China’s manufacturing activity continues to decline

Manufacturing activity declined in China in January 2012 for the third consecutive month according to an index of the bank HSBC. Despite entering the Year of the Dragon, China’s growth will not exceed 8.2% in Q1 2012.

China has given signs of slowing. The PMI Purchasing Managers Index for the current month is 48.8, against 48.7 in December and 47.7 in November 2011, said HSBC in a statement. An index above 50 indicates expansion in activity and an index below this value means a contraction.

A slowdown is expected to continue

“This third consecutive index below 50 indicates that growth will probably continue to slow down” in the second world economy, said Qu Hongbin, HSBC’s Chief Economist for China.

In fact, China’s GDP growth fell from 10.4% in 2010 to 9.2% in 2011. In 2011, it has continued to decelerate from 9.7% in the first quarter to 9.5% in the second and the third at 9.1% and 8.9% in the fourth.

“The continued slowdown in investment and exports means more brakes to growth and pressure on manufacturers in the months to come,” says Qu.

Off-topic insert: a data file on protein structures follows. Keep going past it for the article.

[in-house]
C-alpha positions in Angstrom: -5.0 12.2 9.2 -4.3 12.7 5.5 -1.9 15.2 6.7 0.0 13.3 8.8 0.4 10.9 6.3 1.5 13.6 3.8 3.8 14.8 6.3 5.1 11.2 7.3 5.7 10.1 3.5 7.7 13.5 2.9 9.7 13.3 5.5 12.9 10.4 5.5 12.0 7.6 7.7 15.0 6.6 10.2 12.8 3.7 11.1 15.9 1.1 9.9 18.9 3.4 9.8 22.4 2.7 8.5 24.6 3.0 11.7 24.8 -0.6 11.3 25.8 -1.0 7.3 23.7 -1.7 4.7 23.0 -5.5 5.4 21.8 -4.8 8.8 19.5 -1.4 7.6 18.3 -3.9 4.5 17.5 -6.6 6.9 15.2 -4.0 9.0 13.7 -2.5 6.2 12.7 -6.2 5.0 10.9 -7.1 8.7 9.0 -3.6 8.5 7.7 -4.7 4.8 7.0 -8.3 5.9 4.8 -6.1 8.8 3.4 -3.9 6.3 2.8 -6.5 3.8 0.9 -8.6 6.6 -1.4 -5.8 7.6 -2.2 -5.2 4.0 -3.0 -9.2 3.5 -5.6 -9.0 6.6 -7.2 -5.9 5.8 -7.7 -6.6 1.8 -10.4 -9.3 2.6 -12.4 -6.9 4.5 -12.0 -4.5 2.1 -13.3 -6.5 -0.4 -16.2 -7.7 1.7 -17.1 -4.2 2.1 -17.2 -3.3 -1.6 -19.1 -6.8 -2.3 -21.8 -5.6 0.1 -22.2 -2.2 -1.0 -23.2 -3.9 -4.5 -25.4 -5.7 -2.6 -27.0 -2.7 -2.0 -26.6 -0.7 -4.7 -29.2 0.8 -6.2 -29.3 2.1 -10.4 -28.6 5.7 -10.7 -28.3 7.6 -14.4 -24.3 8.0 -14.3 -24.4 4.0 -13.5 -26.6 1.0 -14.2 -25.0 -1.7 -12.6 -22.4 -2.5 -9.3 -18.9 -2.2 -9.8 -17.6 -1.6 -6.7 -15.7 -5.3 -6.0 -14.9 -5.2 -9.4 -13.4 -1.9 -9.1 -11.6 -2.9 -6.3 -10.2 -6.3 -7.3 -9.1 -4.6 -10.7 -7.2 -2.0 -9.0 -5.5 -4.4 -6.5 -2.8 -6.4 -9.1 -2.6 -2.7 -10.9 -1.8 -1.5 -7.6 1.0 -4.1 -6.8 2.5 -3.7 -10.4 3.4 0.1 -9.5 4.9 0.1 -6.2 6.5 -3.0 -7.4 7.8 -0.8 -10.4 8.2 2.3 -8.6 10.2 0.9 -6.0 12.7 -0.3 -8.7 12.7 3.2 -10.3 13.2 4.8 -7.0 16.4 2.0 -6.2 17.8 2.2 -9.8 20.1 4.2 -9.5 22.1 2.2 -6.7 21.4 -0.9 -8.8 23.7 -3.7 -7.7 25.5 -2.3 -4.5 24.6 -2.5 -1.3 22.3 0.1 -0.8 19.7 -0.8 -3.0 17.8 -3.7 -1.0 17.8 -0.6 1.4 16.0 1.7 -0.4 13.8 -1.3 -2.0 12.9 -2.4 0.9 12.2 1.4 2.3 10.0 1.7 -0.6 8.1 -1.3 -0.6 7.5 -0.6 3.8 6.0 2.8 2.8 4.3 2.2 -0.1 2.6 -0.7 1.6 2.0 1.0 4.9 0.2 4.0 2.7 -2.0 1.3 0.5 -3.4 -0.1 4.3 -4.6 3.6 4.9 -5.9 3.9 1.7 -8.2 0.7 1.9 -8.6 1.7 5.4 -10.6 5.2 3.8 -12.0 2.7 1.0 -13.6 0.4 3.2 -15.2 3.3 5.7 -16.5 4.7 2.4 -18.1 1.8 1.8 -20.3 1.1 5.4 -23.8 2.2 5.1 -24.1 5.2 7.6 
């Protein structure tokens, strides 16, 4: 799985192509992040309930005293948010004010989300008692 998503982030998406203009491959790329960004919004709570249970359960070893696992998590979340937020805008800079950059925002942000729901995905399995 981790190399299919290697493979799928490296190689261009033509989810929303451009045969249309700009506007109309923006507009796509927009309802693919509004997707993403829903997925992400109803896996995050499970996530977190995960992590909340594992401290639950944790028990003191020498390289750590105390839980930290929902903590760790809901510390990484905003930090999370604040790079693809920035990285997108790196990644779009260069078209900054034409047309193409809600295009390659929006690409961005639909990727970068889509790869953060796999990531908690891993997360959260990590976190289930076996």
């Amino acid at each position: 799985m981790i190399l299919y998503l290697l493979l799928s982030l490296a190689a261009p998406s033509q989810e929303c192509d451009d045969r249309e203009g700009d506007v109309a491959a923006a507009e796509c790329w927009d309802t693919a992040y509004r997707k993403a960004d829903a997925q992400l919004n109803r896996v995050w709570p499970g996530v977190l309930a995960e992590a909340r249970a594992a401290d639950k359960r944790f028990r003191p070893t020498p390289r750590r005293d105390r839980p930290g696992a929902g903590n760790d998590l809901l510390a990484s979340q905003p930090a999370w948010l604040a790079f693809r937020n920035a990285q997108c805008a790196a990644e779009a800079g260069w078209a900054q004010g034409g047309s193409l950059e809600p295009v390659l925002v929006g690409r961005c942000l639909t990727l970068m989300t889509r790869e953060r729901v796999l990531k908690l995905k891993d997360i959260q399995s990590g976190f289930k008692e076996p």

The opinion of the banks and experts

“But the demand, particularly domestic demand is not strong enough to reduce inventories and is affected by the global economic environment,” according to Zhang Xinfa, an analyst at Galaxy Securities in Beijing.

“We expect that exports weaken significantly and that the construction sector slows further in the coming months, pulling down growth,” responded Wang Tao, an economist at the Swiss bank UBS, based in Hong Kong.

UBS predicts 8.0% for China’s GDP growth in the first quarter of 2012, while JP Morgan expects 8.2%.